The renovation of the house, which was built initially in 1904 resulted in the modern living space with a tasteful touch of original elements together with residential remodeling that allows corresponding with contemporary requirements for comfort. The chosen design respects the character of the house. Preservation of ornamental ceilings, traditional cabinets and decorative details keeps the excellence and warm feeling of an antique house complemented by decidedly modern changes such as new openings which advance the disposition and amount of light.
The idea of a living floor (the first floor) brings us to open a spacious area with a lot of free-standing walls and cabinets that remotely resemble a luxurious gallery. Open space allows the sunlit to freely flow from the kitchen over its dominant kitchen island to the dining room. The old traditional cabinets between dining space and a living room were nicely refurbished to create a flexible connection between the front and back part of the house. The small front room was changed to a practical entrance hall with a space for walk-in closet.
The two top floors are supposed to be a private part of the house for family members. They can enjoy two large bedrooms – one with a walk-in closet and terrace, one small room, laundry, toilet, and spacious modern bathroom. The top floor attic considers two bedrooms and second bathroom with toilet. The ceiling of all rooms is open to the ridge of the roof which brings the spaciousness to this space and you can see traditional roof structure.
The Regentessekwartier is one of the last neighborhoods in which the Neo-Renaissance is still the most important architectural style. The richest neo-Renaissance facades can be found on Regentesselaan north of Regentesselaan.
The later buildings, especially to the west of the Regentesselaan, show a tighter facade with Art Nouveau details here and there.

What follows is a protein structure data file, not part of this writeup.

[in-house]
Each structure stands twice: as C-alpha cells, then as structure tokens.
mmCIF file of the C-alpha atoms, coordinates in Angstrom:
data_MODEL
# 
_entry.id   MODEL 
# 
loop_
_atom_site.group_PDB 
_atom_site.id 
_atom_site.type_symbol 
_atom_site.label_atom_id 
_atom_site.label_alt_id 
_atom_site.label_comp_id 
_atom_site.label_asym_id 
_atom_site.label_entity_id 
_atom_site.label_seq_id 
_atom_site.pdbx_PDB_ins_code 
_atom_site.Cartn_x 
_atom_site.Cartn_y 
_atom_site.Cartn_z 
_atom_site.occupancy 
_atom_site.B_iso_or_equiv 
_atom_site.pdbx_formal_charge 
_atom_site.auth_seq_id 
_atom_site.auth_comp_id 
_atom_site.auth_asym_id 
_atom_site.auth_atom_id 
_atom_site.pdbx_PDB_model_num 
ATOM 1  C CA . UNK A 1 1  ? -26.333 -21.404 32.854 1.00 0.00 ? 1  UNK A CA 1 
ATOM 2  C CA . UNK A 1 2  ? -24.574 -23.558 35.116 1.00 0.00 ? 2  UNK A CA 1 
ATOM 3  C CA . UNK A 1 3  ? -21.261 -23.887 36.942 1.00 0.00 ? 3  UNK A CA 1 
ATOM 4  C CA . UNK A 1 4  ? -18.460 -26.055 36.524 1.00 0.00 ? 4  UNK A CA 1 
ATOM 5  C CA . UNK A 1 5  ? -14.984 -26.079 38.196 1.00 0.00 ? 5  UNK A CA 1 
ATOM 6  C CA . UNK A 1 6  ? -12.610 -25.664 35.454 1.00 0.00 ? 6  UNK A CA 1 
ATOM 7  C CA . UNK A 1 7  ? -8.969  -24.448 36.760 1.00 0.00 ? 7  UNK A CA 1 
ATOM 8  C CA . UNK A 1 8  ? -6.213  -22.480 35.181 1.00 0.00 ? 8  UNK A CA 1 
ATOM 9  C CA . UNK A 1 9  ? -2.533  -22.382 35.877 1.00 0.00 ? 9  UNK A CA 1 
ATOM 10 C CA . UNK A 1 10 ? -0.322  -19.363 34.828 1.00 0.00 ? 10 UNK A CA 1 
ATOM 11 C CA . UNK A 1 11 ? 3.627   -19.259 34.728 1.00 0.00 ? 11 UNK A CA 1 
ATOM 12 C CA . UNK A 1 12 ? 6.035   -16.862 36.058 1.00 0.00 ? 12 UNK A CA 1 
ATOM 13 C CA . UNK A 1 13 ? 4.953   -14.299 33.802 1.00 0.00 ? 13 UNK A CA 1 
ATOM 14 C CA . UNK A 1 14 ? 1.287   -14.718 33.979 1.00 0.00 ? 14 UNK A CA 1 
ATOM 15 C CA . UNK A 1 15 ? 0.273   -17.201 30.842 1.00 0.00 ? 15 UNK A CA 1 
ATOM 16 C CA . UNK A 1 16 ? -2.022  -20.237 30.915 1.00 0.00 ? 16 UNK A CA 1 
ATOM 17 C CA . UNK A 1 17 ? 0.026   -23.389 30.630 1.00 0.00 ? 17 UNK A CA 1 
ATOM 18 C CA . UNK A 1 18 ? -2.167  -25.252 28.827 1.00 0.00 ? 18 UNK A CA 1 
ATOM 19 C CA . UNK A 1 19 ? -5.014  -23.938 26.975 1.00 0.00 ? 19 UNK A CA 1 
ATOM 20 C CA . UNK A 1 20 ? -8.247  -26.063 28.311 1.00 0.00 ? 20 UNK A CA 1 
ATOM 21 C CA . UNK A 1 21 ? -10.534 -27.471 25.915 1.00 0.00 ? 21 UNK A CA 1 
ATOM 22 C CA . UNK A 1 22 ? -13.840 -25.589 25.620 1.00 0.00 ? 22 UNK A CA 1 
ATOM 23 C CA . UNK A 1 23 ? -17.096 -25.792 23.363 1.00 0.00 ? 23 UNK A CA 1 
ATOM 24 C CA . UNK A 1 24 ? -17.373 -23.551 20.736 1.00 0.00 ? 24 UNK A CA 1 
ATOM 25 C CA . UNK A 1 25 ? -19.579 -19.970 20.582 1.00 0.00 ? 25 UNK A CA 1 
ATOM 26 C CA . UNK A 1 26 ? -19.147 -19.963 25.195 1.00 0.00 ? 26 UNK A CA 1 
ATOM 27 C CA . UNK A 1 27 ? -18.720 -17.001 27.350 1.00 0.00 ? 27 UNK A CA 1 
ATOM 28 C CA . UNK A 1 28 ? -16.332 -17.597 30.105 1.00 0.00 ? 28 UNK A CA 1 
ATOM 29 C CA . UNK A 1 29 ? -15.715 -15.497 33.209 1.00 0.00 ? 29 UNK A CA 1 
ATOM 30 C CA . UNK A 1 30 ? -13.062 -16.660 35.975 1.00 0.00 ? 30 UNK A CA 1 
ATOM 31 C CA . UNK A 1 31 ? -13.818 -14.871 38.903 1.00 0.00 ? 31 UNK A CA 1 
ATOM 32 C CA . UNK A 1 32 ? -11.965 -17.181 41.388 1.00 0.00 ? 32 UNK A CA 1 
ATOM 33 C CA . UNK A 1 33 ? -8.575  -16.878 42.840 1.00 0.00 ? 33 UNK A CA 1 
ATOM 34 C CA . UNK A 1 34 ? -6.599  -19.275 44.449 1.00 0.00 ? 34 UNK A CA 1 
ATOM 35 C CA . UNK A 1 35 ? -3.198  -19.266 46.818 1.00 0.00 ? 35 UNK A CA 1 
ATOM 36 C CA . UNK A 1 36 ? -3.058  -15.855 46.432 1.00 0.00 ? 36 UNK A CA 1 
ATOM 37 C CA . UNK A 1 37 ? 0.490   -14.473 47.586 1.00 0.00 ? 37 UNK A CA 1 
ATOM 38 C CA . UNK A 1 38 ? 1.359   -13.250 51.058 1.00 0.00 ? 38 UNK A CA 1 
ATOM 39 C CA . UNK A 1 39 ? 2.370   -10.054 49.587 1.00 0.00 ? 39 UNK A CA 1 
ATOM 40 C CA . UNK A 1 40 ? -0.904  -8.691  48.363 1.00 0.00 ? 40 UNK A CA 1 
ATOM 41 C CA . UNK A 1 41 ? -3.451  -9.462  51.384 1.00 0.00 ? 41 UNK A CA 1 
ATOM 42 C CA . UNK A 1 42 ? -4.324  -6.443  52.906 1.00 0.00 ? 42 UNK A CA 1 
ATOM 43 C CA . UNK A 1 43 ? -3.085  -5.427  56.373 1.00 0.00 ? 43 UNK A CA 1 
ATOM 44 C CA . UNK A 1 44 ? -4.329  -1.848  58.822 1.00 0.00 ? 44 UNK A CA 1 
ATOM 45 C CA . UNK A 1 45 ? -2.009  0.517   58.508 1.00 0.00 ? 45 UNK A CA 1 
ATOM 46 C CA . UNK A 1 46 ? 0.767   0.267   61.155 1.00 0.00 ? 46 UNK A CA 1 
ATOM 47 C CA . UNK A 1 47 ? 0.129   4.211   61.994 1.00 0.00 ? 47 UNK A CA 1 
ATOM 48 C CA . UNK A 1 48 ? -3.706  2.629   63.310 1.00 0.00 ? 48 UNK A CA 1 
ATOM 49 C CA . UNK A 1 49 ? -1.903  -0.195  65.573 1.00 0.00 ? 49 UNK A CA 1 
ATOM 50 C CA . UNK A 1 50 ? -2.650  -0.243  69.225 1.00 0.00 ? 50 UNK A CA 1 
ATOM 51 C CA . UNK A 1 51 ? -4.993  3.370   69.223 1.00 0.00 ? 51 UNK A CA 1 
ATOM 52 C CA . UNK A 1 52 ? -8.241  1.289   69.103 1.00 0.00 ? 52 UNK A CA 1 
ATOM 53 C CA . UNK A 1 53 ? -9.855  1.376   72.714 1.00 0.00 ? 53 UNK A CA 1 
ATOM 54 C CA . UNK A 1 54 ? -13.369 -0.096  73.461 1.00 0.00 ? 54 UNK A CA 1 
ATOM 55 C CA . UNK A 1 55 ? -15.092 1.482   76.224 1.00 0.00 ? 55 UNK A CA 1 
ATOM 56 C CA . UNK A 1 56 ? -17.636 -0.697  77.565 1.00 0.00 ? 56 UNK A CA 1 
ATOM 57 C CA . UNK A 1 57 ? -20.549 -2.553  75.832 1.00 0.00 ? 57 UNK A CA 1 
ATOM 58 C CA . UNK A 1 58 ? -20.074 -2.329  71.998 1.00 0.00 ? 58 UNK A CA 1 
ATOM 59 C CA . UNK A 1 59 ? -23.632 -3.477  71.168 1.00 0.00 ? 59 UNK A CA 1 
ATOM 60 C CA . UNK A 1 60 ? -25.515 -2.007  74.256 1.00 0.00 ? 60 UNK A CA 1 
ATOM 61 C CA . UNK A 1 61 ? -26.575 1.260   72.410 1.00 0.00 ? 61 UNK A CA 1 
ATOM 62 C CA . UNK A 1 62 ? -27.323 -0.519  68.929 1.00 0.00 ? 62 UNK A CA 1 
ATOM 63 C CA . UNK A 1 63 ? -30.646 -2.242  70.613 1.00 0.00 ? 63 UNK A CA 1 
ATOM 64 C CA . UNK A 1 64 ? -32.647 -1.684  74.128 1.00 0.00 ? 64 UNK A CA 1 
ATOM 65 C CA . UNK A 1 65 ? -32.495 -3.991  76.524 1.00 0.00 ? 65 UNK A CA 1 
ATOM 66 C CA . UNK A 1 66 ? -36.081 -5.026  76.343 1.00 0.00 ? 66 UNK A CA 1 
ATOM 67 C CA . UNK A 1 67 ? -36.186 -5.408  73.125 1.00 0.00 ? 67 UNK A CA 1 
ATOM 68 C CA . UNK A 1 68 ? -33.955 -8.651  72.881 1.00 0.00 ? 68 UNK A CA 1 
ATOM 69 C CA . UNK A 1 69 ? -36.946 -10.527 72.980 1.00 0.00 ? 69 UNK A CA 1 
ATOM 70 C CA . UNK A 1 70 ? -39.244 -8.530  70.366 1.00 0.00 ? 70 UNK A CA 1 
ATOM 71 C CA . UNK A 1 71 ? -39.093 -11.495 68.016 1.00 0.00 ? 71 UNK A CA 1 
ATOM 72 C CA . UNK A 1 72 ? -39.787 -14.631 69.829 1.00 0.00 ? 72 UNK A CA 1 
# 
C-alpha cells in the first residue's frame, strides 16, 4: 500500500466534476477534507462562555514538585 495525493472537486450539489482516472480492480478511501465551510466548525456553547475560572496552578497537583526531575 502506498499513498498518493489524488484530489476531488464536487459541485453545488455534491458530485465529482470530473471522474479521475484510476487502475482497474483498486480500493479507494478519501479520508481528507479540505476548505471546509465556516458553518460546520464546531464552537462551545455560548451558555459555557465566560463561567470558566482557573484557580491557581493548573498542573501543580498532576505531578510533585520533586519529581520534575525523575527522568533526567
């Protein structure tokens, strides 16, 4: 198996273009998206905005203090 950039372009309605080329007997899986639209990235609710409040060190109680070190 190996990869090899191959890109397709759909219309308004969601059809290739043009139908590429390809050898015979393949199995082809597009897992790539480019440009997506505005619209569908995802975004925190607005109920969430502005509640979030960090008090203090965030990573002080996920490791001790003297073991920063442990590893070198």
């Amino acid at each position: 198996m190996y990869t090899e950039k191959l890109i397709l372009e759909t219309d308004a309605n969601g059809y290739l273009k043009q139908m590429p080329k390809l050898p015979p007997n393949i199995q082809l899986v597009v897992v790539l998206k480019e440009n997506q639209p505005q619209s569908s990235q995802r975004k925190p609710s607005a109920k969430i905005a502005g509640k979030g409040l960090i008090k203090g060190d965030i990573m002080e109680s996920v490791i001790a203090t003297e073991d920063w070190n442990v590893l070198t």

On the first photo at the top left you see Theater “De Nieuwe Regentes”
The Sunny Court nature playground in photo two
The popular “Hotspot” Lunchroom Oats in Reinkenstraat
The fourth photo is restaurant “Da Braccini”, which has been voted the best Italian restaurant in the Netherlands!
The European International School is nearby, several other primary schools such as the Galvanischool and Duinoordschool are also within walking and cycling distance.
The beach and harbor of Scheveningen, but also the center of The Hague, are within cycling distance.
The photo below is situated from the Regentesselaan, with house Nr. 13, which was built a year earlier.
Copernicusstraat is named after: Nicolaus Copernicus or Mikolaj Kopernik (1473 – 1545), Polish lawyer, physician and astronomer.
The Regentessekwartier, named after the avenue and the square, was built between 1885 and 1910. Copernicusstraat was built between 1898 and 1906.
The Regentessekwartier owes its name to the period 1890-1898, in which Queen Emma acted as regent for her daughter Wilhelmina. The urban explanation of this district was largely developed during this period.
This district was built in the Veenpolder, known under the name ‘t Kleine Veentje. The Laan van Meerdervoort roughly forms the division between the peat and the sandy soils.
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